About the Artist
Your mission, should you decide to accept it, is to fight in the
xochiyaotl, or flower wars, leading to Aztec sacrifices . . . build
a raft for a 13-ton sculpture of an Olmec head and float it along a river
. . . celebrate the grand presentation of an important heir to prestigious
Maya lords. . . .
Impossible? No. Nor unusual, for artists like Felipe Dávalos,
who are in the business of re-creating ancient life.
Dávaloss work has been inspired and influenced by his ancestors, the
pre-Columbian artists of his native Mexico, who carved statues and painted
murals to broadcast important information. The art of ancient cultures
represents hundreds of years of visual communication, Dávalos
says. The people of the ancient cities are gone, but their ideas live on.
Dávaloss first job out of art school was with the Mexican newspaper El
Día, where the internationally known graphic artist, Alberto Beltrán,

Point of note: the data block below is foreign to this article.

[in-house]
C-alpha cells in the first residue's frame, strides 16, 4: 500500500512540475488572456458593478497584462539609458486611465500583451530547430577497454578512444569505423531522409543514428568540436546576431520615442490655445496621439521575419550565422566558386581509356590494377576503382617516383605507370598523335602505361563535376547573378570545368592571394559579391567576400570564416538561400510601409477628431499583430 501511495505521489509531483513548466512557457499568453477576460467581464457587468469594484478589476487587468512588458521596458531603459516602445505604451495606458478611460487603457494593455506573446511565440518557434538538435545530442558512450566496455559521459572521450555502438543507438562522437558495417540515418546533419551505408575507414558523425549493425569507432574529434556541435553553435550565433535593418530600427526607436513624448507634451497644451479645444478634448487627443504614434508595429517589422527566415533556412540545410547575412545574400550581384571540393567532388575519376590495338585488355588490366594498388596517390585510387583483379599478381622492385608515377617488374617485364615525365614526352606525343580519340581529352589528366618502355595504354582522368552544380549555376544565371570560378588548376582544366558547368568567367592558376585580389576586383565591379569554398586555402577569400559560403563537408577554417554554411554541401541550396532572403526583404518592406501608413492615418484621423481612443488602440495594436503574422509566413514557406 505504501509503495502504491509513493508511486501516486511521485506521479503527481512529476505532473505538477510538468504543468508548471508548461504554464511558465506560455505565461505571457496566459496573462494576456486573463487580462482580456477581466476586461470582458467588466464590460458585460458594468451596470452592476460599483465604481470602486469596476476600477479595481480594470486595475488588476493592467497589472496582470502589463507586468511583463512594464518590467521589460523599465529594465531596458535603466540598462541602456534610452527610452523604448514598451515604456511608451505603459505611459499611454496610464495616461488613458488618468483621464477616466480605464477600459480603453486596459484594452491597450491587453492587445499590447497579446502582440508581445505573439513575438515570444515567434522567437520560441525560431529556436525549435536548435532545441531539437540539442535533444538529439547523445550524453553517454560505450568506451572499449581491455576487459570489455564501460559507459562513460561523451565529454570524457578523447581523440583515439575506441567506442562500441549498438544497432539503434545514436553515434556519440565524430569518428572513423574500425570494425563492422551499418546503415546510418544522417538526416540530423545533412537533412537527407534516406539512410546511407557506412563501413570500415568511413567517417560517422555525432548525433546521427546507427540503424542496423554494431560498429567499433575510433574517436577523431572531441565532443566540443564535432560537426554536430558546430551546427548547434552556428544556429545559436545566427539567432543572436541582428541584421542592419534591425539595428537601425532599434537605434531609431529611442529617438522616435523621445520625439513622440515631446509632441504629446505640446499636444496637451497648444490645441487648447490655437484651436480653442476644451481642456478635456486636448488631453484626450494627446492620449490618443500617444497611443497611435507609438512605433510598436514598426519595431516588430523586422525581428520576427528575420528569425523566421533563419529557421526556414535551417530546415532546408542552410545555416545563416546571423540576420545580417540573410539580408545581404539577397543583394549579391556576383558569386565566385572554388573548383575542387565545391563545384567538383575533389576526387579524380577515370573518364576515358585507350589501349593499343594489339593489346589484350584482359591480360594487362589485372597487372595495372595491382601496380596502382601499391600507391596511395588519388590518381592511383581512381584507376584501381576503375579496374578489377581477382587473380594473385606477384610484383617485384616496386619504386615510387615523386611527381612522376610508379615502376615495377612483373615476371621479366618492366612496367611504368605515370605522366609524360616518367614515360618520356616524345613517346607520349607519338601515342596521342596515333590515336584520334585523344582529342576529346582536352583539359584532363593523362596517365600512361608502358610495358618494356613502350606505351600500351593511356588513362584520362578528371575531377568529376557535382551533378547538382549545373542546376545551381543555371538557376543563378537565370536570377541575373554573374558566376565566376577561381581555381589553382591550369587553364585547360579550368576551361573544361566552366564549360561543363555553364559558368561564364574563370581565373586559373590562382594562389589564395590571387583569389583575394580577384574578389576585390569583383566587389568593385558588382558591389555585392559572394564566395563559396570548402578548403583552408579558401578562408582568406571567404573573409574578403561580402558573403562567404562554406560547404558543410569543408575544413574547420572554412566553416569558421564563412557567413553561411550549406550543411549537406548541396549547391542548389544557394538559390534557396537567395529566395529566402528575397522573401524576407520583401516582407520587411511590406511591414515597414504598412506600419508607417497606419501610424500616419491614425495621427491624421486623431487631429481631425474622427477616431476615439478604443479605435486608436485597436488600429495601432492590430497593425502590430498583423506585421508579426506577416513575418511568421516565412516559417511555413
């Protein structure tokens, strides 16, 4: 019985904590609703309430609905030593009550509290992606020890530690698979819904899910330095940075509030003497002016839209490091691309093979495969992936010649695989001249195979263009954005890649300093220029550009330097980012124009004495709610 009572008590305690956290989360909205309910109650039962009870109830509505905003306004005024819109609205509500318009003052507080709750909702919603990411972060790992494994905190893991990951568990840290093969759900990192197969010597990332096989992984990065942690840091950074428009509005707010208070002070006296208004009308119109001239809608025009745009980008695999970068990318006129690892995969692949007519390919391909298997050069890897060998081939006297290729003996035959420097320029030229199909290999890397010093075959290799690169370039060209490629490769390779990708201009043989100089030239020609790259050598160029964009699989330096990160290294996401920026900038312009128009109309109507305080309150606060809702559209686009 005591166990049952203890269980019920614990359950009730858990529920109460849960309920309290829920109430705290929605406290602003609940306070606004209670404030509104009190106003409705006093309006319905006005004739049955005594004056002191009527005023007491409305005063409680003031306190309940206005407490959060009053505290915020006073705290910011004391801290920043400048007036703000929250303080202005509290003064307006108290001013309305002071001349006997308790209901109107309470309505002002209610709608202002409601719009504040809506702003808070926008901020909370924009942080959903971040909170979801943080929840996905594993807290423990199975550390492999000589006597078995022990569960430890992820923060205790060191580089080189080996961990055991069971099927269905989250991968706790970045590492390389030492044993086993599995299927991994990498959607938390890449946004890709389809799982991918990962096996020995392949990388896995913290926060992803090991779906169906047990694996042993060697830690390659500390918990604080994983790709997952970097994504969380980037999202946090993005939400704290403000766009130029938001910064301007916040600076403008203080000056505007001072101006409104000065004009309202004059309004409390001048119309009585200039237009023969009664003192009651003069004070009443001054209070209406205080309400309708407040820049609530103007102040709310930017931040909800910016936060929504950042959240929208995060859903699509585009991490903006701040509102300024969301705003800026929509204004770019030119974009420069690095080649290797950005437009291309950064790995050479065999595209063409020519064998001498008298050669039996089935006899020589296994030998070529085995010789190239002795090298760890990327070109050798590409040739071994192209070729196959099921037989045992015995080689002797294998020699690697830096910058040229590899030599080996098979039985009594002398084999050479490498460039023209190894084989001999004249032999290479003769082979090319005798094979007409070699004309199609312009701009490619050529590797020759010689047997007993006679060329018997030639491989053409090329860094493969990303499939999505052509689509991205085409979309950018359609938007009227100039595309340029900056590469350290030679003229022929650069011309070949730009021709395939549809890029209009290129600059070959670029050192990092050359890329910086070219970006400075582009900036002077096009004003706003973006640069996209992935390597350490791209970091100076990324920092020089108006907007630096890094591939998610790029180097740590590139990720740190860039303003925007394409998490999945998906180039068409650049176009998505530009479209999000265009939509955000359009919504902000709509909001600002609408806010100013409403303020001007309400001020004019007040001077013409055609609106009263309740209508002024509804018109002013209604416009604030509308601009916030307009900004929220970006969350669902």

was his supervisor and mentor. The two shared an interest in the ancestory
of native peoples, and when Beltran recommended Dávalos to
archaeologist Michael Coe in 1967, the collaboration resulted in a
comprehensive study of Olmec stone monuments as well as a life-long
friendship. Scholars still trust Felipes work to study the ancient Olmec
sculptures 30 years later, says Richard Diehl, field director for
Coe on the Olmec project.
Dávalos has contributed to four articles in NATIONAL GEOGRAPHIC since 1980
and is currently on the staff of Sacramento Art, Inc. (SART), in California,
where he uses his graphic skills to promote further study of the art of the
Olmec, Maya, and Aztec civilizations of Mexico and Central America.